I personally found that Lantus sent me low about 4 hrs after my basal dose of 18 units at night. I tried to take it in morning and found it petered out before the next morning. So I tried taking 1/2 in the am and 1/2 in the evening, and that is what worked for me. But you have to find out what works best for you after hearing what everyone else does. There is no silver bullet, diabetes is just a bunch of hard work, if you are going to manage it well.

Good luck!
 
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Also, type 1s usually don't take metformin as the only thing that stuff will do is kill your islet cells even faster.
Julian? You are mistaken about metformin on both counts. It does NOT work in the pancreas killing islet cells like the sulfonylurea drugs do - it is a biguanide, which do not hammer the pancreas to produce more insulin. Metformin is prescribed for insulin resistance, so it may very well be helpful for type 1 diabetics who develop insulin resistance (and there are many - some even on this very forum).
http://en.wikipedia.org/wiki/Meglitinide
 

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Julian? You are mistaken about metformin on both counts. It does NOT work in the pancreas killing islet cells like the sulfonylurea drugs do - it is a biguanide, which do not hammer the pancreas to produce more insulin. Metformin is prescribed for insulin resistance, so it may very well be helpful for type 1 diabetics who develop insulin resistance (and there are many - some even on this very forum).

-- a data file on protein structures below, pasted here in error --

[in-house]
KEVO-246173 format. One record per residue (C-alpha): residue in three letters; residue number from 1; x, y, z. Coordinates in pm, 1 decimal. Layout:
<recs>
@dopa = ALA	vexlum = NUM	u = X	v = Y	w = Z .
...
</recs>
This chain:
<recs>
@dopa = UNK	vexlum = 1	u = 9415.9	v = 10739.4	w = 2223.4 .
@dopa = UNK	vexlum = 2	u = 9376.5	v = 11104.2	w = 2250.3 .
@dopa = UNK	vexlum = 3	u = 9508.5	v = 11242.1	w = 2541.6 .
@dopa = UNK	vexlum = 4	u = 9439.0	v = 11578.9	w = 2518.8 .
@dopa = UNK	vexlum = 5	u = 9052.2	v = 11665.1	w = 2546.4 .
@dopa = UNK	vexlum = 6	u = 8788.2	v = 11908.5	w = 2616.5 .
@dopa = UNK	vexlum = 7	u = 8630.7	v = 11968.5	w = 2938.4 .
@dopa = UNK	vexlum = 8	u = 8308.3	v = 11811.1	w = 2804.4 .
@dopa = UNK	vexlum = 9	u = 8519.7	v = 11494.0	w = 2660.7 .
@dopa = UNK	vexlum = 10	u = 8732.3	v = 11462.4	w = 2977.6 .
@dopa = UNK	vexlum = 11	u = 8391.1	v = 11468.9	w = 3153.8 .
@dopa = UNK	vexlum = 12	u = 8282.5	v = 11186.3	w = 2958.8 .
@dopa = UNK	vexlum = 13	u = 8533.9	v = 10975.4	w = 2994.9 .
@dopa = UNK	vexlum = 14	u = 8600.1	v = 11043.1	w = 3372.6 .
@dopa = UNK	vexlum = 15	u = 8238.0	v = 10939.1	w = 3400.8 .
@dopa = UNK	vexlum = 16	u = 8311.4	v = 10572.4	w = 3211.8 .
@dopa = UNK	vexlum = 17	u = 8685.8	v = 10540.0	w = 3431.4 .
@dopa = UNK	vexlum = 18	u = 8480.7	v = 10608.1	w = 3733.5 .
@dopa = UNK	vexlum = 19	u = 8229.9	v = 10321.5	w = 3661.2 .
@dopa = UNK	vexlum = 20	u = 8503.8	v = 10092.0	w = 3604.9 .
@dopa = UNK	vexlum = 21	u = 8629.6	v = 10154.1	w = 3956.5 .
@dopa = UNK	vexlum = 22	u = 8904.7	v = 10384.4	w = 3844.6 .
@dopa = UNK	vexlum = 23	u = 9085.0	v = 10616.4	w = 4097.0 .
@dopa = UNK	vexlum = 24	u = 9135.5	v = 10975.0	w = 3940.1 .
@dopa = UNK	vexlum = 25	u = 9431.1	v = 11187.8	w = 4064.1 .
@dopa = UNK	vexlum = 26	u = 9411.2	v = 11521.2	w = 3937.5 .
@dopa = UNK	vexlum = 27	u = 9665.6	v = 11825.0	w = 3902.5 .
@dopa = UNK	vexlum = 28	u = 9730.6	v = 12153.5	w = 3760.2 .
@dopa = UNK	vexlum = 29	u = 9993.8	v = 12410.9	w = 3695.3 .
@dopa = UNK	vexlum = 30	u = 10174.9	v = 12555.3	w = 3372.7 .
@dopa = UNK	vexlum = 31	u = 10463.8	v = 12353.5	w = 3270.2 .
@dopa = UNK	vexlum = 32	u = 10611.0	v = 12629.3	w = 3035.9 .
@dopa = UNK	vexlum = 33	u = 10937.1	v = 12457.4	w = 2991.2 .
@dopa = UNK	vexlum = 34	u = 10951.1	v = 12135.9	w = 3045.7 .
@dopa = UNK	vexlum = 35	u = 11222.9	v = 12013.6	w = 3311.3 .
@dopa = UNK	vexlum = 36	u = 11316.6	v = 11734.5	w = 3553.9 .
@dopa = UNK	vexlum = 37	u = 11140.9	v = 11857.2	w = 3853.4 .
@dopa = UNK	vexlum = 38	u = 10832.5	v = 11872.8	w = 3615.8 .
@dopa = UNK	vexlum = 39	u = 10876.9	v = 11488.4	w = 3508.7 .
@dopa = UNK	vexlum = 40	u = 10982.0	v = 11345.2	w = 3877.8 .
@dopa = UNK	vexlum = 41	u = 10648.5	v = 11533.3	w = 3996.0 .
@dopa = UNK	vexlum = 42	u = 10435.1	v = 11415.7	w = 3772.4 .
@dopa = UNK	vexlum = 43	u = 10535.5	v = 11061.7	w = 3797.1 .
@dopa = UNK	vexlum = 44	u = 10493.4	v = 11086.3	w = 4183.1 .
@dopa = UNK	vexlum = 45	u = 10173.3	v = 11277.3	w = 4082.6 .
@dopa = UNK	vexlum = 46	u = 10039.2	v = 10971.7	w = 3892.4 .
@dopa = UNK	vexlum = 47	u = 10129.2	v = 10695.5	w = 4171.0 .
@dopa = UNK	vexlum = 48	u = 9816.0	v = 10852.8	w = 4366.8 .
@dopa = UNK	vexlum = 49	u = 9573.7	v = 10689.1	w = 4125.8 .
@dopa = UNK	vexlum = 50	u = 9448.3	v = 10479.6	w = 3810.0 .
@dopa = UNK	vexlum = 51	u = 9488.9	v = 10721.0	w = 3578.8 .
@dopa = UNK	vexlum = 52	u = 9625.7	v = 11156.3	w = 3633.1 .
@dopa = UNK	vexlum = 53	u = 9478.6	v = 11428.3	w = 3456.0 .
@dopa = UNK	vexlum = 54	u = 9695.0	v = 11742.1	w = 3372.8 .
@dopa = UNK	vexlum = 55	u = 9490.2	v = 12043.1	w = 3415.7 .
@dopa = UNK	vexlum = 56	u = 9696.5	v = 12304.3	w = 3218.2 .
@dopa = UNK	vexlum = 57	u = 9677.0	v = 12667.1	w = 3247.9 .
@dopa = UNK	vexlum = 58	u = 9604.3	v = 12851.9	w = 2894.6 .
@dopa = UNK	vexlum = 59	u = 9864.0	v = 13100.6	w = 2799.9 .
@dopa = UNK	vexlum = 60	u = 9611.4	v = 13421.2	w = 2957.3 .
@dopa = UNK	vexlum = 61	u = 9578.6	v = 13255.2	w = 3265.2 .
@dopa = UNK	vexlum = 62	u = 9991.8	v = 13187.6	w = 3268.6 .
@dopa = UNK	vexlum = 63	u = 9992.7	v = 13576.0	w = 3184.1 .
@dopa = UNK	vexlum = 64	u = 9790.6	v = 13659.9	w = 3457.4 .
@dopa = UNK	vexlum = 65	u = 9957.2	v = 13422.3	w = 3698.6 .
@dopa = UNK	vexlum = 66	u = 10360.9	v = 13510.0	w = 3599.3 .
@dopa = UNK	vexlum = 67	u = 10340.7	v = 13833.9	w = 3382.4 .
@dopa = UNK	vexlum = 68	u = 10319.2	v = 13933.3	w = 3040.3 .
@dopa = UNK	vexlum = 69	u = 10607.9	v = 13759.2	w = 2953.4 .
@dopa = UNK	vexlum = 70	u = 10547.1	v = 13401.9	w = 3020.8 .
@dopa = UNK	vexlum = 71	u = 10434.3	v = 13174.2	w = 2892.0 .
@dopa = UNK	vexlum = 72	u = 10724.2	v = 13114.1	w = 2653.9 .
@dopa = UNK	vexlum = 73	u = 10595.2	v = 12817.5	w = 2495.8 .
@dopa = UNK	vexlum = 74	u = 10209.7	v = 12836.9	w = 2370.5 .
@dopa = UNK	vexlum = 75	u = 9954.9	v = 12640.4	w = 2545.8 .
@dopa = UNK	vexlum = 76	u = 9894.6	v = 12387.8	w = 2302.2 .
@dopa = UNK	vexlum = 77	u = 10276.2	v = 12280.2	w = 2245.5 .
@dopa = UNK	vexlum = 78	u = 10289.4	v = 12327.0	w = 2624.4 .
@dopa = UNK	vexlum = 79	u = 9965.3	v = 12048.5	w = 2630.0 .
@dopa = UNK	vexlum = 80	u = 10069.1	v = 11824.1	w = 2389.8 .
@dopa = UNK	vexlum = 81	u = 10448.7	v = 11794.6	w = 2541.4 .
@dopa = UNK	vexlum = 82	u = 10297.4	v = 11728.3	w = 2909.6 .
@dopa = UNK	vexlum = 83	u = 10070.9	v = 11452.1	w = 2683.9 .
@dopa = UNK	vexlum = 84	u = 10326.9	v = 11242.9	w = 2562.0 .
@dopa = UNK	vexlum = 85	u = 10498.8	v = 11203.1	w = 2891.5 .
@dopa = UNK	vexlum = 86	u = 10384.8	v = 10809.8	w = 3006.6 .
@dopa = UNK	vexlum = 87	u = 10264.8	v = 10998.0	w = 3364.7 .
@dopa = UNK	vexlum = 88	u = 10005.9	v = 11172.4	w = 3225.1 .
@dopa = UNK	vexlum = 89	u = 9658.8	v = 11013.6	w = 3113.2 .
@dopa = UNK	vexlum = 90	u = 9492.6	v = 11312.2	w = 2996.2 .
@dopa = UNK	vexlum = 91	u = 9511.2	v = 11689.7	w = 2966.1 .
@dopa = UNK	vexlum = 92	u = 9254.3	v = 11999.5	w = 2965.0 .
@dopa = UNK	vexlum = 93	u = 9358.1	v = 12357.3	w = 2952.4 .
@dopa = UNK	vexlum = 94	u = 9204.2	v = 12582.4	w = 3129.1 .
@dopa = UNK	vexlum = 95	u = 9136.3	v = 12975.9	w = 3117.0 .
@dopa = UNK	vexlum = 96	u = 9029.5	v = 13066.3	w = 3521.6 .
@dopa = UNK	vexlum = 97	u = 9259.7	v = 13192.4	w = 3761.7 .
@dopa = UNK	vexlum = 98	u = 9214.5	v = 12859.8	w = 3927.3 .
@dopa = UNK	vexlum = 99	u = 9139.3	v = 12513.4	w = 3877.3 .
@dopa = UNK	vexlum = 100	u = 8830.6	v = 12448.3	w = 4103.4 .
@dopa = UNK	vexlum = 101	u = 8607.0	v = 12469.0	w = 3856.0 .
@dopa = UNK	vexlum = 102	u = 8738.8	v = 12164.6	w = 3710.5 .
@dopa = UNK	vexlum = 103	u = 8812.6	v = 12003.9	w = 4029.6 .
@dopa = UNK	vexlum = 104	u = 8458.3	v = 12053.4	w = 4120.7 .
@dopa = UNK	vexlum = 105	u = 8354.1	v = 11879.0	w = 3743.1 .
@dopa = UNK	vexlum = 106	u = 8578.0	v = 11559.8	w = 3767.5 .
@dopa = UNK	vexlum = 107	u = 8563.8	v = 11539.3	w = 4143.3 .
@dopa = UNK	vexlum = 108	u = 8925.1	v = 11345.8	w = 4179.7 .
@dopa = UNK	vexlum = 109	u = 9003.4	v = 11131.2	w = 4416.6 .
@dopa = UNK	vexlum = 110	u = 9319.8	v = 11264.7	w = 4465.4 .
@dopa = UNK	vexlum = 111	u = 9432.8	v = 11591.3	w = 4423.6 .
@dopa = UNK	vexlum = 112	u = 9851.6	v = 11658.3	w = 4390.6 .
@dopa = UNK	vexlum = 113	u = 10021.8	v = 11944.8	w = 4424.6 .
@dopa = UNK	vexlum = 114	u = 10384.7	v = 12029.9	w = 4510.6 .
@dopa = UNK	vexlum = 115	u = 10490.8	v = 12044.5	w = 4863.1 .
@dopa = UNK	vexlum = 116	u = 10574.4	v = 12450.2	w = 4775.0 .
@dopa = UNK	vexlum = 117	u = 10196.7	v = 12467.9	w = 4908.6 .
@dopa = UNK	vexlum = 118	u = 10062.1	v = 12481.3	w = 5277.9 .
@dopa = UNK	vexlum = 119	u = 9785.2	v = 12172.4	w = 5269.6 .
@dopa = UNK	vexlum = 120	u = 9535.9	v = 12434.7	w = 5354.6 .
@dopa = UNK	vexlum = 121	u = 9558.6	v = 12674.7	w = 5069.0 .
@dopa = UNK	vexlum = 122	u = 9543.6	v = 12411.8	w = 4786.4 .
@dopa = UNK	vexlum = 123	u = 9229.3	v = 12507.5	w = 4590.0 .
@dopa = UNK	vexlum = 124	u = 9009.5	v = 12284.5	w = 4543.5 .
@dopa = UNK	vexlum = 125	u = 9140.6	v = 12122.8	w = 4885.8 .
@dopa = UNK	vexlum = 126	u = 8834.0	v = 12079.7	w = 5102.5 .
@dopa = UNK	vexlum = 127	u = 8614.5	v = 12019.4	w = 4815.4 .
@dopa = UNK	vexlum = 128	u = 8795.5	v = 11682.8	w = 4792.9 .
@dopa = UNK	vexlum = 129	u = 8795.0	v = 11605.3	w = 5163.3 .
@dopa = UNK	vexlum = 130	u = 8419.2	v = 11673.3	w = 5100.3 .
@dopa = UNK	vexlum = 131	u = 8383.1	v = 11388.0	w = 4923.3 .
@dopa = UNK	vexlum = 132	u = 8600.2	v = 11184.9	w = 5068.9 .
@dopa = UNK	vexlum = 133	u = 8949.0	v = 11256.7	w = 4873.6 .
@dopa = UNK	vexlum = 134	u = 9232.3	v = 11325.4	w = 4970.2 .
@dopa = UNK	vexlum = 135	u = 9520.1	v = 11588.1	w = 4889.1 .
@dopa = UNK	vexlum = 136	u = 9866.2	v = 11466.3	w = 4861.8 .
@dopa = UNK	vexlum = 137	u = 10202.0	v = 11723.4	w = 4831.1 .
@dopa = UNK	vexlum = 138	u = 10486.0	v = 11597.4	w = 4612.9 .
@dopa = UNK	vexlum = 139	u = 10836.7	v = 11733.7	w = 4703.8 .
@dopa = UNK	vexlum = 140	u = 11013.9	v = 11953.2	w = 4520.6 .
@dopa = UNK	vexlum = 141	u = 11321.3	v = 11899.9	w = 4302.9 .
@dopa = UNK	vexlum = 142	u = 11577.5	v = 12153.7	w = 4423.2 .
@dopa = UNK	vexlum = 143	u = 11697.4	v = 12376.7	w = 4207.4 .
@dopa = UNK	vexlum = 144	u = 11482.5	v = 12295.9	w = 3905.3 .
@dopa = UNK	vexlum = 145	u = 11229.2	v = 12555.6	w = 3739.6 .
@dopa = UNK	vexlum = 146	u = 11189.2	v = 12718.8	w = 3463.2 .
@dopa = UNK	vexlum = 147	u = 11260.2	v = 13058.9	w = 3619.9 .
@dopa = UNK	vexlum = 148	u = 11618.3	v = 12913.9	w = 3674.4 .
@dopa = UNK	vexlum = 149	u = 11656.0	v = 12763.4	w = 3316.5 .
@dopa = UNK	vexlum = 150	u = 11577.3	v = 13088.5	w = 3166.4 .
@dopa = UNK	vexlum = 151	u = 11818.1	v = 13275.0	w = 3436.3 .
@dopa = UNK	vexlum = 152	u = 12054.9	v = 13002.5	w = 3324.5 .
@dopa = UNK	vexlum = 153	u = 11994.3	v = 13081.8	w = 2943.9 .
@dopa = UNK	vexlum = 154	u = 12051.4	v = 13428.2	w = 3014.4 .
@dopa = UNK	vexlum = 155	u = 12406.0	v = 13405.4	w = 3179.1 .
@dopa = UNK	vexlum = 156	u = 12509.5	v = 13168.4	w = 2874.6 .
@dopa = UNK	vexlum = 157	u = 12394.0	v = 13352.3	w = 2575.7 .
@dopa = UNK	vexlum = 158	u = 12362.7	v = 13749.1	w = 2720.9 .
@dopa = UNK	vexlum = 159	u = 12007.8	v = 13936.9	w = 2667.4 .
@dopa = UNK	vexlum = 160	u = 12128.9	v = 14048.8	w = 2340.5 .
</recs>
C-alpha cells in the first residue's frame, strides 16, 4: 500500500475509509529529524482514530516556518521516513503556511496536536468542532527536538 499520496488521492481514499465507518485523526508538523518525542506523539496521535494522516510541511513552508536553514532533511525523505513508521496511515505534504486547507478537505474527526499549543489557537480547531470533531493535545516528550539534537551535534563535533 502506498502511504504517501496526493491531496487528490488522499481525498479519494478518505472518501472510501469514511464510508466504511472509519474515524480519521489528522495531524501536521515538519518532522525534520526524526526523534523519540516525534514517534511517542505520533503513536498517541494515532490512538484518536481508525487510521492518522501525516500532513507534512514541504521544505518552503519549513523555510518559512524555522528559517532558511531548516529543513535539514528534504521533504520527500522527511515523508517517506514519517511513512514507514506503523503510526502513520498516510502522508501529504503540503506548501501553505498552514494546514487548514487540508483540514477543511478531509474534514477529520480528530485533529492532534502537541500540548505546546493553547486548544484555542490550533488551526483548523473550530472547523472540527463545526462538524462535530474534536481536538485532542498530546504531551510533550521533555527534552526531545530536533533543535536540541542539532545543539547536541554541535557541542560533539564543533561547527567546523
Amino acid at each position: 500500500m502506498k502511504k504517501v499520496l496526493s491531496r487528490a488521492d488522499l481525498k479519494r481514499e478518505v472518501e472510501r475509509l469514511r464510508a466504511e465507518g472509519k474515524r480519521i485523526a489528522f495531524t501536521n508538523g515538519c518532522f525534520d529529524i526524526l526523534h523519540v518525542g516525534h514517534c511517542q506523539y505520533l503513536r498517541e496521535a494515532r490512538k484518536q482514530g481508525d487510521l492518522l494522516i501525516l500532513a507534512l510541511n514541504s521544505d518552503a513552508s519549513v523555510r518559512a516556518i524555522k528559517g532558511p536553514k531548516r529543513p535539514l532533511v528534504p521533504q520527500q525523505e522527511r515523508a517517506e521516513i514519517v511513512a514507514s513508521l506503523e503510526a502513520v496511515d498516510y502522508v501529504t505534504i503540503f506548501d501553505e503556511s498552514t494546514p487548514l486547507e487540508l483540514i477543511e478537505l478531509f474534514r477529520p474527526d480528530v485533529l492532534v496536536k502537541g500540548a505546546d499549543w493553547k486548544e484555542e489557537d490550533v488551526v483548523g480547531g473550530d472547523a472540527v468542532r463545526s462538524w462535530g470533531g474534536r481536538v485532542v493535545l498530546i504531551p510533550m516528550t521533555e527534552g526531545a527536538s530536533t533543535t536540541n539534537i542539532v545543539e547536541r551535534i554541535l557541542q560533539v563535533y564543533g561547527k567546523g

http://en.wikipedia.org/wiki/Meglitinide
:wave: I'm one of them.
 

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Discussion Starter · #11 ·
julian said:
It sounds like you didn't get properly educated on Insulin therapy.

As a type 1, you usually take a basal Insulin (lantus or levemir) and a mealtime insulin.

Your "treatment plan" sounds like a mess.
Also, type 1s usually don't take metformin as the only thing that stuff will do is kill your islet cells even faster. Maybe your doc put you on metformin to lose weight?

You should really talk to your doctor or find another one. I'm afraid the help we can give you won't be enough.

Your numbers range from hypo to severly high blood sugars which is a result of a lack of education and insulin.
It is exactly this rollercoaster what will cause damage to your body.
I have lost 60 pounds in the last 7 months....I don't think I am eating enough...not a big, multiple time eater. I am on 10 u of Lantus nightly... my numbers in the a.m. are perfect. This a.m. 88.. they roller coaster thru out the day... Dr. Wants me on a 1500 cal. Low Carb diet..trying to eat correctly..I know the language is working overall
 

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I take my Lantus at 7Pm as I find it really convenient with your schedule.
It depends on solely your carbohydrate intake for your meal.
I have a ratio which I have figured out for my quick acting insulin when I eat meals.
My ratio is one unit per 10 grams of carbs.
You just need to experiment and see what yours is roughly.
One other thing to note is if your out of range (40-80) being the range you'll need to add an extra amount of units depending on how high you are.